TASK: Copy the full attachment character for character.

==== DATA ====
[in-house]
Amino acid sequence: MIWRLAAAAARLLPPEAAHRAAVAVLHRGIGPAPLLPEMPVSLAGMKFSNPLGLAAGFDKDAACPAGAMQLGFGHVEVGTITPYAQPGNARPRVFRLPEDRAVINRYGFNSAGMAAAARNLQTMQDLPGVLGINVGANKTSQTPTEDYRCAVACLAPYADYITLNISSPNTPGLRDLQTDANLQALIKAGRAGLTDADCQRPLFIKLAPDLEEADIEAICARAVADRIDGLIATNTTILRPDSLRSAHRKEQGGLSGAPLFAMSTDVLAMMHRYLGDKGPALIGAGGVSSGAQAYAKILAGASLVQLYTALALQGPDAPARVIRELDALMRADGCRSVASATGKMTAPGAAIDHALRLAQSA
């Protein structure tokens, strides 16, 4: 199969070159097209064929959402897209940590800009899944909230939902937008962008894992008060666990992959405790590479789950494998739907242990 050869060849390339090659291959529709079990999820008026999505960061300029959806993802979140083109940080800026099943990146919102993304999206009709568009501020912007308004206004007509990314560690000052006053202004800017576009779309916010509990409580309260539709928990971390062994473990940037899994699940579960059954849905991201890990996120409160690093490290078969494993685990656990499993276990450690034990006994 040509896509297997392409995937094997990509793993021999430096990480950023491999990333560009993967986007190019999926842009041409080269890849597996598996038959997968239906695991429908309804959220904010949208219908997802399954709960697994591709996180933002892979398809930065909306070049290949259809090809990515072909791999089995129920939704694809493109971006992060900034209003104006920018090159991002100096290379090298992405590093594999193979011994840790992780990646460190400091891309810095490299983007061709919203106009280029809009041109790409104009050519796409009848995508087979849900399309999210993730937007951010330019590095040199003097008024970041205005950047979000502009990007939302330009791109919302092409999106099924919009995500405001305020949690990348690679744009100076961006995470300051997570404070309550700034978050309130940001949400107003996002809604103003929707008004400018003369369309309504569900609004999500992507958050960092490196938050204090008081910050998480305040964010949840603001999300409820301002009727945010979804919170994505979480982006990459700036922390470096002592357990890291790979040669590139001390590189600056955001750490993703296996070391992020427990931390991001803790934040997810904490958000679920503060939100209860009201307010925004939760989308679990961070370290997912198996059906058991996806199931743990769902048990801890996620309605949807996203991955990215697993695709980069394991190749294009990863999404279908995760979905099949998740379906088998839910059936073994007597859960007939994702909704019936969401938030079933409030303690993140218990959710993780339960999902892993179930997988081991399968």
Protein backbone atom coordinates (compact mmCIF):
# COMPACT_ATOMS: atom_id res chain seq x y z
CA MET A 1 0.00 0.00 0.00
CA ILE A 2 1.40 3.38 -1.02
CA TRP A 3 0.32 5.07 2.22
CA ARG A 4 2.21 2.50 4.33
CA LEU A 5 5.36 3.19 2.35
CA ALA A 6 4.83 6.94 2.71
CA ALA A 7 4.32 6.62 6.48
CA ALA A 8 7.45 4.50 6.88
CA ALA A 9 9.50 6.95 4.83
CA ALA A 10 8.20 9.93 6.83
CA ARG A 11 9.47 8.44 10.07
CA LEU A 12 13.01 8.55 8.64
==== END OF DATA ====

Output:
[in-house]
Amino acid sequence: MIWRLAAAAARLLPPEAAHRAAVAVLHRGIGPAPLLPEMPVSLAGMKFSNPLGLAAGFDKDAACPAGAMQLGFGHVEVGTITPYAQPGNARPRVFRLPEDRAVINRYGFNSAGMAAAARNLQTMQDLPGVLGINVGANKTSQTPTEDYRCAVACLAPYADYITLNISSPNTPGLRDLQTDANLQALIKAGRAGLTDADCQRPLFIKLAPDLEEADIEAICARAVADRIDGLIATNTTILRPDSLRSAHRKEQGGLSGAPLFAMSTDVLAMMHRYLGDKGPALIGAGGVSSGAQAYAKILAGASLVQLYTALALQGPDAPARVIRELDALMRADGCRSVASATGKMTAPGAAIDHALRLAQSA
């Protein structure tokens, strides 16, 4: 199969070159097209064929959402897209940590800009899944909230939902937008962008894992008060666990992959405790590479789950494998739907242990 050869060849390339090659291959529709079990999820008026999505960061300029959806993802979140083109940080800026099943990146919102993304999206009709568009501020912007308004206004007509990314560690000052006053202004800017576009779309916010509990409580309260539709928990971390062994473990940037899994699940579960059954849905991201890990996120409160690093490290078969494993685990656990499993276990450690034990006994 040509896509297997392409995937094997990509793993021999430096990480950023491999990333560009993967986007190019999926842009041409080269890849597996598996038959997968239906695991429908309804959220904010949208219908997802399954709960697994591709996180933002892979398809930065909306070049290949259809090809990515072909791999089995129920939704694809493109971006992060900034209003104006920018090159991002100096290379090298992405590093594999193979011994840790992780990646460190400091891309810095490299983007061709919203106009280029809009041109790409104009050519796409009848995508087979849900399309999210993730937007951010330019590095040199003097008024970041205005950047979000502009990007939302330009791109919302092409999106099924919009995500405001305020949690990348690679744009100076961006995470300051997570404070309550700034978050309130940001949400107003996002809604103003929707008004400018003369369309309504569900609004999500992507958050960092490196938050204090008081910050998480305040964010949840603001999300409820301002009727945010979804919170994505979480982006990459700036922390470096002592357990890291790979040669590139001390590189600056955001750490993703296996070391992020427990931390991001803790934040997810904490958000679920503060939100209860009201307010925004939760989308679990961070370290997912198996059906058991996806199931743990769902048990801890996620309605949807996203991955990215697993695709980069394991190749294009990863999404279908995760979905099949998740379906088998839910059936073994007597859960007939994702909704019936969401938030079933409030303690993140218990959710993780339960999902892993179930997988081991399968």
Protein backbone atom coordinates (compact mmCIF):
# COMPACT_ATOMS: atom_id res chain seq x y z
CA MET A 1 0.00 0.00 0.00
CA ILE A 2 1.40 3.38 -1.02
CA TRP A 3 0.32 5.07 2.22
CA ARG A 4 2.21 2.50 4.33
CA LEU A 5 5.36 3.19 2.35
CA ALA A 6 4.83 6.94 2.71
CA ALA A 7 4.32 6.62 6.48
CA ALA A 8 7.45 4.50 6.88
CA ALA A 9 9.50 6.95 4.83
CA ALA A 10 8.20 9.93 6.83
CA ARG A 11 9.47 8.44 10.07
CA LEU A 12 13.01 8.55 8.64